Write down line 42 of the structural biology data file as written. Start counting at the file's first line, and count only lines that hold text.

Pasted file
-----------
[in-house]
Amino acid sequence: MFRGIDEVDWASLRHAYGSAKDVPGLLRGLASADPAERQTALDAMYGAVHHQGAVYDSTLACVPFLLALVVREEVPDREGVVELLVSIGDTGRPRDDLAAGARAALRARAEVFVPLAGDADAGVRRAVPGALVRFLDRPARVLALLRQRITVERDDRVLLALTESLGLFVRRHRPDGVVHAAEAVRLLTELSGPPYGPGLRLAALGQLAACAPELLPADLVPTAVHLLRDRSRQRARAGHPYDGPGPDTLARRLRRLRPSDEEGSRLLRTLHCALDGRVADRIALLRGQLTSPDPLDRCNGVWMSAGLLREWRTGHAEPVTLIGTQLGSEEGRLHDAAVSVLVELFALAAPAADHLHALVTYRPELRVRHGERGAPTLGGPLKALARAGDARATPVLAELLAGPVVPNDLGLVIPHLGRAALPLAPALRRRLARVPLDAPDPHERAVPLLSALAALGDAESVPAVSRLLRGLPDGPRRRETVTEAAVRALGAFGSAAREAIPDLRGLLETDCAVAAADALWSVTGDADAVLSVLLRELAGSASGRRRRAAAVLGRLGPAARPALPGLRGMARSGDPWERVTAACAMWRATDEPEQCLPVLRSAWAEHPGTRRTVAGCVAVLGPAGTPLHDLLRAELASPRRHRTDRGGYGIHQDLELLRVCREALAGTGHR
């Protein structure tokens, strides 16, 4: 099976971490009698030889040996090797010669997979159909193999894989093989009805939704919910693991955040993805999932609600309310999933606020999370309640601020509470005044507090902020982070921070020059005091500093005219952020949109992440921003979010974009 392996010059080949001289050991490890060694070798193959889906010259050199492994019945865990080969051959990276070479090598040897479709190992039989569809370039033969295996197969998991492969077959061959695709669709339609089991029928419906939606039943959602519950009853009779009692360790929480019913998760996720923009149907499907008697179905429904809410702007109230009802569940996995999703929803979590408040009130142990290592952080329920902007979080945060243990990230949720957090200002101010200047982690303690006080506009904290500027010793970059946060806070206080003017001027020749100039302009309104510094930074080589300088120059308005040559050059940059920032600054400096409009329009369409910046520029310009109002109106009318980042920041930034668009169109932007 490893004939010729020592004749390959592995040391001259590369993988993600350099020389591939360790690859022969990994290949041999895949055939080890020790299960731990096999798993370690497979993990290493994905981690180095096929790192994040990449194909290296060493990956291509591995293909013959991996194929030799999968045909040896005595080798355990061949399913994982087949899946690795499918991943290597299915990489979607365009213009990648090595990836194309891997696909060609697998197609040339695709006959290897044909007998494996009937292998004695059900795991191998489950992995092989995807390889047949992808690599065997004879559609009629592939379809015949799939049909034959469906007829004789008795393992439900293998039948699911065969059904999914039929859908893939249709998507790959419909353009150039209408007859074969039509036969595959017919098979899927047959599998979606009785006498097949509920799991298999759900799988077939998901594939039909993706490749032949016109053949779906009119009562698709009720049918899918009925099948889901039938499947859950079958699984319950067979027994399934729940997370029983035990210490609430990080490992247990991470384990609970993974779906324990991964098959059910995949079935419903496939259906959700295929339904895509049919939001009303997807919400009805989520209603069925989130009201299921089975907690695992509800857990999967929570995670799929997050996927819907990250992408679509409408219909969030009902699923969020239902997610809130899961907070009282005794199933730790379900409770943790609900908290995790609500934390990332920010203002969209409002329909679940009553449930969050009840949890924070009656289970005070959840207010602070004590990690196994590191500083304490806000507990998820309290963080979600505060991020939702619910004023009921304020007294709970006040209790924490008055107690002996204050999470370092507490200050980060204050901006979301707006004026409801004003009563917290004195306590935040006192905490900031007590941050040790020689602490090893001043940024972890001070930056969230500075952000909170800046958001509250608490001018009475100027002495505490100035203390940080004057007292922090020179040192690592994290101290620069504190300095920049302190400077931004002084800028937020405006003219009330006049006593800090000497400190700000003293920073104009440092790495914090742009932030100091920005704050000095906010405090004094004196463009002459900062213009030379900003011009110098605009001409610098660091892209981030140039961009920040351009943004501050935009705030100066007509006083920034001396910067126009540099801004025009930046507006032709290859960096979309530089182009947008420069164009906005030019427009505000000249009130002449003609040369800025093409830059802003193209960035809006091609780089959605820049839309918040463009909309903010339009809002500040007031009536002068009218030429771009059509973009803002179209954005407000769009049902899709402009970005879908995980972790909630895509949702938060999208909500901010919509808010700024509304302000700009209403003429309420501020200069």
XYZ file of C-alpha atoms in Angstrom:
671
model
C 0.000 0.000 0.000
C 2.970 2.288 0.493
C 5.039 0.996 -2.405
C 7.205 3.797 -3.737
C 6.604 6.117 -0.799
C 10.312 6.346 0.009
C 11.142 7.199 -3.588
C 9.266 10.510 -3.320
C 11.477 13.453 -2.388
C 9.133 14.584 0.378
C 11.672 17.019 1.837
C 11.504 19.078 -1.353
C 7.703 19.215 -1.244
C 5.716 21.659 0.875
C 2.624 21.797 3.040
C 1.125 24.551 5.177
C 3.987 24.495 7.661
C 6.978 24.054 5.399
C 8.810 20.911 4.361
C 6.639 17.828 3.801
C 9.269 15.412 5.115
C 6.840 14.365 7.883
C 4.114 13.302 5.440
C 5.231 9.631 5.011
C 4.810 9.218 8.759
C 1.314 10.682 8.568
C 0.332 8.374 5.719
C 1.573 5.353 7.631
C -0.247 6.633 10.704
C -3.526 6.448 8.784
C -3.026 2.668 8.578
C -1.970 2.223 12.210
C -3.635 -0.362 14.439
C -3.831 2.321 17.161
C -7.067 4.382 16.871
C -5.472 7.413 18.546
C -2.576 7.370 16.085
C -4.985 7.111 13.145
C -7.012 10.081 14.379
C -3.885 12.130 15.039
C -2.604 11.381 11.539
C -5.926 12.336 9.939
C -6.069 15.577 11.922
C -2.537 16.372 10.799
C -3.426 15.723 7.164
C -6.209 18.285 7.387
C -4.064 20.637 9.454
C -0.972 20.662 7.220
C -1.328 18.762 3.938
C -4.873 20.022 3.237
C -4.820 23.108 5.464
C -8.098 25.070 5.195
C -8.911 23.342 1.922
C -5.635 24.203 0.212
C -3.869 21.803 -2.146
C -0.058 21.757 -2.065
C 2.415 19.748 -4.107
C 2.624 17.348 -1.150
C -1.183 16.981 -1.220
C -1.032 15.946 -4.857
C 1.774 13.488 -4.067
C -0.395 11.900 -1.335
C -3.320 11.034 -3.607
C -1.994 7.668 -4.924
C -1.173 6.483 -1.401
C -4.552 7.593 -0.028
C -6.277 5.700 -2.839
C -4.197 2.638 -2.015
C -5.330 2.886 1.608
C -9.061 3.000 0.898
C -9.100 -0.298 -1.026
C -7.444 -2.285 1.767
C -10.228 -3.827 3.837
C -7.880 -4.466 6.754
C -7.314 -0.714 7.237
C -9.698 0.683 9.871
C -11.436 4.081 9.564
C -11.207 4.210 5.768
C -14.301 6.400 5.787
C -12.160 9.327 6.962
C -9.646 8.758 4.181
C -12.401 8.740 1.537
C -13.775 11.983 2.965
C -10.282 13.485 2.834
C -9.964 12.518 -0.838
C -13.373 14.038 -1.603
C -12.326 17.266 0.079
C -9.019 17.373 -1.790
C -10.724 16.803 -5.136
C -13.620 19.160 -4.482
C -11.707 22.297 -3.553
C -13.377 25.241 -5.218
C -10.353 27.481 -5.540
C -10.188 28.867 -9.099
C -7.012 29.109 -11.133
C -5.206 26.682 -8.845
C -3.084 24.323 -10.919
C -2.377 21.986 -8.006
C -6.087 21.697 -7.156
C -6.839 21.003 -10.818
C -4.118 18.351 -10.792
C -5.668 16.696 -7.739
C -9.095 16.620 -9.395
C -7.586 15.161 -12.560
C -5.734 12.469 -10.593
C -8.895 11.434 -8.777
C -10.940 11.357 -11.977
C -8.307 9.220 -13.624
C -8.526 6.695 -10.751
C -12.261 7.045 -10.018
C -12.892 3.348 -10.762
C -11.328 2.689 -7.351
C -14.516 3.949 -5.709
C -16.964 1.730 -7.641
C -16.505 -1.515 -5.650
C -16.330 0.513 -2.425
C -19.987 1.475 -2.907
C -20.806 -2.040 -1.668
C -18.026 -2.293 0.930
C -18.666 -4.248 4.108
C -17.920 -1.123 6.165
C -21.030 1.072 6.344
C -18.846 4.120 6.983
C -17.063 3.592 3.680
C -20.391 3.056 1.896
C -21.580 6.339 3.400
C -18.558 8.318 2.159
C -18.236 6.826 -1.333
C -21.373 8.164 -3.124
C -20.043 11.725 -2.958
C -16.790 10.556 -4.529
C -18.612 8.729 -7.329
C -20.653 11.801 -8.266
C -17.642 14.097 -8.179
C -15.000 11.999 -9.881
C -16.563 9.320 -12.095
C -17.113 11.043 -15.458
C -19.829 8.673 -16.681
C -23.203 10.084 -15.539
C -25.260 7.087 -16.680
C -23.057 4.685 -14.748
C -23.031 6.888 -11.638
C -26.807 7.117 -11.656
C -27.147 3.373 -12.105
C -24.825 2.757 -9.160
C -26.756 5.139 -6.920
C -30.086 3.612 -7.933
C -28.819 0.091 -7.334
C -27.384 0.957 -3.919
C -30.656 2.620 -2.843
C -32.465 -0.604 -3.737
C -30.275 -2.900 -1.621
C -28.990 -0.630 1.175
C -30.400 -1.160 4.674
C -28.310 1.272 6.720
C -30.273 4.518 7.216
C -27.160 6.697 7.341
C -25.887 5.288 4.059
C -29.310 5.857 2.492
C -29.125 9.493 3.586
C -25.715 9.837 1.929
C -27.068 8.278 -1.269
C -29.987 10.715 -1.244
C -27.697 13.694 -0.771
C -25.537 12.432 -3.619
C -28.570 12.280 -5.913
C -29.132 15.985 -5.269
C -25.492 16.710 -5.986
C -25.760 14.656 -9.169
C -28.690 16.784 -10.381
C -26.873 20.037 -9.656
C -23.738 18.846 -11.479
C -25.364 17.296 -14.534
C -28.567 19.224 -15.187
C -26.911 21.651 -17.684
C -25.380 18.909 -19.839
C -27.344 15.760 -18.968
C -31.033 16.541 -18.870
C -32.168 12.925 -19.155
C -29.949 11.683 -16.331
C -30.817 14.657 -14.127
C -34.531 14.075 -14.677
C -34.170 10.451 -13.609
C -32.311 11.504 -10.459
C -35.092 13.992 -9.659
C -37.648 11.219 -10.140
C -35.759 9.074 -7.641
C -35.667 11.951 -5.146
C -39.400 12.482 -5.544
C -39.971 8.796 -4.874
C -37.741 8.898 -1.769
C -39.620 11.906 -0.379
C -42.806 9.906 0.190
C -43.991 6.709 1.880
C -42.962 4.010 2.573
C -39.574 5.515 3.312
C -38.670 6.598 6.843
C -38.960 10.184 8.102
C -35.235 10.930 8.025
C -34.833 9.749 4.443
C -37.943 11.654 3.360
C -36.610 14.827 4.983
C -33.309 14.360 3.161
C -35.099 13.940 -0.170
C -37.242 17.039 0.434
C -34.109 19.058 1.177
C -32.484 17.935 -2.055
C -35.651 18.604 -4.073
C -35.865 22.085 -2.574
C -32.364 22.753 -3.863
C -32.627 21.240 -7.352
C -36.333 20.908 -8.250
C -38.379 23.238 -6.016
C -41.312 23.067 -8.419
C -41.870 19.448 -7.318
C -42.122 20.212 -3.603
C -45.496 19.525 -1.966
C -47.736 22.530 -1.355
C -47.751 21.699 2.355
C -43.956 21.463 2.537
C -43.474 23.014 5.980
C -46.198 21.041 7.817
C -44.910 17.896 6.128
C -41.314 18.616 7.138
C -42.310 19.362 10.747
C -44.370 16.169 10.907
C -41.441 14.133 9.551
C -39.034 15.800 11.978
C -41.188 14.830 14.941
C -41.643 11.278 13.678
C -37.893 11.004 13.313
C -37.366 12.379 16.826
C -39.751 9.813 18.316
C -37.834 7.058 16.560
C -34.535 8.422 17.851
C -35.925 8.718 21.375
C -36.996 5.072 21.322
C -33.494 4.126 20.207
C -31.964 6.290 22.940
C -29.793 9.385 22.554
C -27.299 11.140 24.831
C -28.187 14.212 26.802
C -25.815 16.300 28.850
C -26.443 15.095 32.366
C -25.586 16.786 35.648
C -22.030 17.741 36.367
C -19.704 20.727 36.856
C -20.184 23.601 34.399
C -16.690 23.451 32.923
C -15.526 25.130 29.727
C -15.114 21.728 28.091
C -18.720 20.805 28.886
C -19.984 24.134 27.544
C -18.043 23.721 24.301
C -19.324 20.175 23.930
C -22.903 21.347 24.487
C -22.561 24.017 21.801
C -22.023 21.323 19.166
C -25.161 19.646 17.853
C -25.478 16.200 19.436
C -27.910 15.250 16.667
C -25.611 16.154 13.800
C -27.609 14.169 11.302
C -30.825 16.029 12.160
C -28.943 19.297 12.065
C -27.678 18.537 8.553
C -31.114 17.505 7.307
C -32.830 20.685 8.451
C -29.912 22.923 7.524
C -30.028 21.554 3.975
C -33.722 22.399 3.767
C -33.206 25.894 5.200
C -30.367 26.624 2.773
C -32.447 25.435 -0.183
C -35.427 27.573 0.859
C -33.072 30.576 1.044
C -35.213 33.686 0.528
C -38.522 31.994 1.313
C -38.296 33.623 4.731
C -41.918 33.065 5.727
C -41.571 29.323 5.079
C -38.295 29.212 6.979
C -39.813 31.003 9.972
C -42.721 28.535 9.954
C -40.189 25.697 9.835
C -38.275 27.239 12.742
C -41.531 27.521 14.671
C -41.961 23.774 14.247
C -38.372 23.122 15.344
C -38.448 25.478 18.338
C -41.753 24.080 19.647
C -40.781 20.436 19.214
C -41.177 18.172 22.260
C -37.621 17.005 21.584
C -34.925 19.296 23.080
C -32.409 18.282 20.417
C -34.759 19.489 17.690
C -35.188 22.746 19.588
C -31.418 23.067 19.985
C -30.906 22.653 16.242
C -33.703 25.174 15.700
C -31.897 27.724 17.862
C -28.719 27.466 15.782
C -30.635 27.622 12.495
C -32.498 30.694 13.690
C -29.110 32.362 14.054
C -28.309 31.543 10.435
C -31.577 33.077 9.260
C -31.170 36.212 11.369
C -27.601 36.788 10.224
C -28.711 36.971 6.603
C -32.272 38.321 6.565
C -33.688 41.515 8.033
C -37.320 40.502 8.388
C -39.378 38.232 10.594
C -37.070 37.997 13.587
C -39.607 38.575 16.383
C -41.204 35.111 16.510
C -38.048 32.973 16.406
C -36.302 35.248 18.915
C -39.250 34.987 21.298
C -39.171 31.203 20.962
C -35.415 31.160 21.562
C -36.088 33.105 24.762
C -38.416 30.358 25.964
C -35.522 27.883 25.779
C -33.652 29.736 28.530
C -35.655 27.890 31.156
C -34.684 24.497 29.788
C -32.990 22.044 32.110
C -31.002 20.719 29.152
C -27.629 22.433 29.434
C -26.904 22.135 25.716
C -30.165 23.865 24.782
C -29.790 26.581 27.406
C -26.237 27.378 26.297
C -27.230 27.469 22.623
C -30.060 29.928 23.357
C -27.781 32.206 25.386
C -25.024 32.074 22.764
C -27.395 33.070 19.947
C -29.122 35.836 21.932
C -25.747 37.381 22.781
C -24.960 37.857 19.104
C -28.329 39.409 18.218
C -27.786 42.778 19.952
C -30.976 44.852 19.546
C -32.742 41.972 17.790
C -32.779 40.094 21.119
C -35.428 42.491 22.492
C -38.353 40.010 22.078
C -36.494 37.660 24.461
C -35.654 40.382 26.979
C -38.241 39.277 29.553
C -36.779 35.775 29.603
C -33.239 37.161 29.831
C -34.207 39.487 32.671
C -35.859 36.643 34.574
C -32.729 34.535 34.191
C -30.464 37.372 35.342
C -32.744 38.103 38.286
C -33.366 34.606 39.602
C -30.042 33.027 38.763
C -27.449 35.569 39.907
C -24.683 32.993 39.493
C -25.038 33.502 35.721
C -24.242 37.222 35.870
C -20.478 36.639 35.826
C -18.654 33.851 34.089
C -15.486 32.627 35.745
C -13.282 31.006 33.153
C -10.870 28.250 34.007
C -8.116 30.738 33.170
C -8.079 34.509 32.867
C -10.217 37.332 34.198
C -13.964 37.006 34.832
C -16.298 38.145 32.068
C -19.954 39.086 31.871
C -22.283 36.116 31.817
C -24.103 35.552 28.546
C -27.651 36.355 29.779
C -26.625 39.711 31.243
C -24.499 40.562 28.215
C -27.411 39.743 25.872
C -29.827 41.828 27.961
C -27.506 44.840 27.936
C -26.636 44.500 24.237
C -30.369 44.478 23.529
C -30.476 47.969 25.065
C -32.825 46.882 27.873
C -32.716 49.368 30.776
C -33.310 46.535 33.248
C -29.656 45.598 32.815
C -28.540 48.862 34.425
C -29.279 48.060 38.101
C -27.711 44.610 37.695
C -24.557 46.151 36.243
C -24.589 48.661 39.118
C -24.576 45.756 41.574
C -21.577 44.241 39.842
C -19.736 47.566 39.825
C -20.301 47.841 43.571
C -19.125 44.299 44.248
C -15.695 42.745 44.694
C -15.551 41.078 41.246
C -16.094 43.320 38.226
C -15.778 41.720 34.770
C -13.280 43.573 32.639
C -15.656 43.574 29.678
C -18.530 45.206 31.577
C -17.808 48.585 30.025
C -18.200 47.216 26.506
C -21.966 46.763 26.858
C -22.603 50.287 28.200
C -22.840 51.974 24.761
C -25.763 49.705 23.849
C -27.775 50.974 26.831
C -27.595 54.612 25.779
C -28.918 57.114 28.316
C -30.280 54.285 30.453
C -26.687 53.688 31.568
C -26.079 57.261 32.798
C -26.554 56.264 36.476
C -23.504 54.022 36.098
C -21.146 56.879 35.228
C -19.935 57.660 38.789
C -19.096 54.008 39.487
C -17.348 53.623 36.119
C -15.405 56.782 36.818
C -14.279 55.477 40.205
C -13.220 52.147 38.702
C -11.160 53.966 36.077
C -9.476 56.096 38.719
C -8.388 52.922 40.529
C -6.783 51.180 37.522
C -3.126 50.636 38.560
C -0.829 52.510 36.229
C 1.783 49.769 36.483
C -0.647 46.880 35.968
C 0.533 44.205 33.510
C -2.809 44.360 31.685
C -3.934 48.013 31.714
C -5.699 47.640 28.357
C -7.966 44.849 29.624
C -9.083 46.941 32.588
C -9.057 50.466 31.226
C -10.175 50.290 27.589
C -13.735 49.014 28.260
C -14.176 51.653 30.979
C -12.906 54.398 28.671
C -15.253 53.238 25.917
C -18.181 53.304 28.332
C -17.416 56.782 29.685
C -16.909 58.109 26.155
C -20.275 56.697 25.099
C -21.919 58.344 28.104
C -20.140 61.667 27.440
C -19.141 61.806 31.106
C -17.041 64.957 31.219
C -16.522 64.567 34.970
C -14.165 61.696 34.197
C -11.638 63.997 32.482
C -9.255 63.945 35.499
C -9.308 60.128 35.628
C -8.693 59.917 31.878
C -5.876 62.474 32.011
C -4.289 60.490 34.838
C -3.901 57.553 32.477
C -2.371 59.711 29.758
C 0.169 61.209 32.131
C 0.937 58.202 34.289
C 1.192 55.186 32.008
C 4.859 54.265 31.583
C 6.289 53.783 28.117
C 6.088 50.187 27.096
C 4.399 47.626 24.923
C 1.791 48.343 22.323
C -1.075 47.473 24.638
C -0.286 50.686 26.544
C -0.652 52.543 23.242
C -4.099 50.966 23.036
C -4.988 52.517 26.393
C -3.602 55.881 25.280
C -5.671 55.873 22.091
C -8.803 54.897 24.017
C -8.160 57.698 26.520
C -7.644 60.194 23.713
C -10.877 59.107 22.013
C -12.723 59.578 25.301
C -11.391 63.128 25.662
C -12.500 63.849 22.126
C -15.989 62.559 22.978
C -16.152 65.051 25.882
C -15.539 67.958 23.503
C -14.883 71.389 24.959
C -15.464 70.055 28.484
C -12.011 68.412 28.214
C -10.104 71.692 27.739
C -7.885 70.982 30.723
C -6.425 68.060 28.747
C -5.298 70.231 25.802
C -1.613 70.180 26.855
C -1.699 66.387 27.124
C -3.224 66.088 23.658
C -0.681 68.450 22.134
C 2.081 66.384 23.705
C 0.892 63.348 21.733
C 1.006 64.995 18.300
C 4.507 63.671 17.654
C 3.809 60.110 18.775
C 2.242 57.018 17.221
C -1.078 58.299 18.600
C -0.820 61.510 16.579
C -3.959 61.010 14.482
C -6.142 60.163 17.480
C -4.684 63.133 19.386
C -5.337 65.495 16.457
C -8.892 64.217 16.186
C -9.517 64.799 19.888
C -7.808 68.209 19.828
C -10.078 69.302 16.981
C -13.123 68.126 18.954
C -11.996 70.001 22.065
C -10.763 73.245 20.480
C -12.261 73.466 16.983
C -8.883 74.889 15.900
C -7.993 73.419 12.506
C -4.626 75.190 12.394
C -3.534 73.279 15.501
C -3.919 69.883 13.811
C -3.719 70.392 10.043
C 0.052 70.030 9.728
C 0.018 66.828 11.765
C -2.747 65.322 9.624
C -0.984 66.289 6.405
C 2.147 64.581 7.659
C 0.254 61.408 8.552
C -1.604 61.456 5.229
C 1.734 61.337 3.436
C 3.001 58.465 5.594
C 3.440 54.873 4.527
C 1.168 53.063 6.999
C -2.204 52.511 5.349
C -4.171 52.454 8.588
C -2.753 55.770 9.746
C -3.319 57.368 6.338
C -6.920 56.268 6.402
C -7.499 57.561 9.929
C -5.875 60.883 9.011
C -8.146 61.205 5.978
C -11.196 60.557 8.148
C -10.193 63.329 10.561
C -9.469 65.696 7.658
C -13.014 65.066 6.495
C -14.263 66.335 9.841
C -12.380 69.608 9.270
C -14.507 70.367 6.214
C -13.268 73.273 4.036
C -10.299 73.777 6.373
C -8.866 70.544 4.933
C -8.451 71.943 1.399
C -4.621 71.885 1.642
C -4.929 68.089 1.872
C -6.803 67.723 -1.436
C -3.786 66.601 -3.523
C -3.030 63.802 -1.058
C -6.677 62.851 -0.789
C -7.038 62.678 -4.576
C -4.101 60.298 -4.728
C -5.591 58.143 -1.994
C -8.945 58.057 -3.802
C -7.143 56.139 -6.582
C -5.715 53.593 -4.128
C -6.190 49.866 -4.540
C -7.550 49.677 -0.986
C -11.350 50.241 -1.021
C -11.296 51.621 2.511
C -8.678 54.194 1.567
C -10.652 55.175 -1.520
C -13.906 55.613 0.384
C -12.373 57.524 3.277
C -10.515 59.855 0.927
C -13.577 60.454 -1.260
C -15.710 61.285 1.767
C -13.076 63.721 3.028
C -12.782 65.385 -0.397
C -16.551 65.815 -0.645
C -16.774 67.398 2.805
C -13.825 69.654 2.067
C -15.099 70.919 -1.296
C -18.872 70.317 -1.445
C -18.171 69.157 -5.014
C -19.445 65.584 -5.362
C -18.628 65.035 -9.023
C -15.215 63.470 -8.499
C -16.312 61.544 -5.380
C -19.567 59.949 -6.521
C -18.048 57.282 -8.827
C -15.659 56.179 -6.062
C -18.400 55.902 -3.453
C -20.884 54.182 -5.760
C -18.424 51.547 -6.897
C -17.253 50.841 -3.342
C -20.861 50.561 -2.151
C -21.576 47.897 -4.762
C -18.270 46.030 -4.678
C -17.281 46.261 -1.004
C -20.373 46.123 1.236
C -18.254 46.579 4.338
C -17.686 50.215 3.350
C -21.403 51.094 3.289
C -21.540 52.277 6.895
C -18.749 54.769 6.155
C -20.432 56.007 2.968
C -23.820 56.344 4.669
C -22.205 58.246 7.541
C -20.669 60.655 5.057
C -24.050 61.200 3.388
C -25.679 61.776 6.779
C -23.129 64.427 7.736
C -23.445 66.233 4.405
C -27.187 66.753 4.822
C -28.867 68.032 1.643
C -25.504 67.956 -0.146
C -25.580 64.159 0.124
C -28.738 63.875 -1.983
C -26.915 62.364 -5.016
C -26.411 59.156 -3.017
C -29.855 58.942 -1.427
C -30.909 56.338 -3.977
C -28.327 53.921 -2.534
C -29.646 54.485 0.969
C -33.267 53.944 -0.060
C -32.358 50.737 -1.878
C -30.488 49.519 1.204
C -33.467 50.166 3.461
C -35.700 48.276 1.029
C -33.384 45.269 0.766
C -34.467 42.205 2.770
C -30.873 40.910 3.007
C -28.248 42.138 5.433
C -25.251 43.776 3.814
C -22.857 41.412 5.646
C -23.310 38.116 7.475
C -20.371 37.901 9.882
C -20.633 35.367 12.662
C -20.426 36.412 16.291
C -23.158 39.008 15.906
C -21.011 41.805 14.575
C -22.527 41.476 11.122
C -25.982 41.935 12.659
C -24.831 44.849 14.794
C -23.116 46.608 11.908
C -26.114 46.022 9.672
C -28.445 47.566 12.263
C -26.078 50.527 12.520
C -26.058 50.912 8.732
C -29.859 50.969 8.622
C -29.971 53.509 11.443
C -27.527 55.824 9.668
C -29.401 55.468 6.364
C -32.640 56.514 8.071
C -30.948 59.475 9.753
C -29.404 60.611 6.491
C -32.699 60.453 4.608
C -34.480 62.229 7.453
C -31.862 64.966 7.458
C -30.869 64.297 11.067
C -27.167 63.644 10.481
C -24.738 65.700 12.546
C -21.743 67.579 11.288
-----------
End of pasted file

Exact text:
C -5.472 7.413 18.546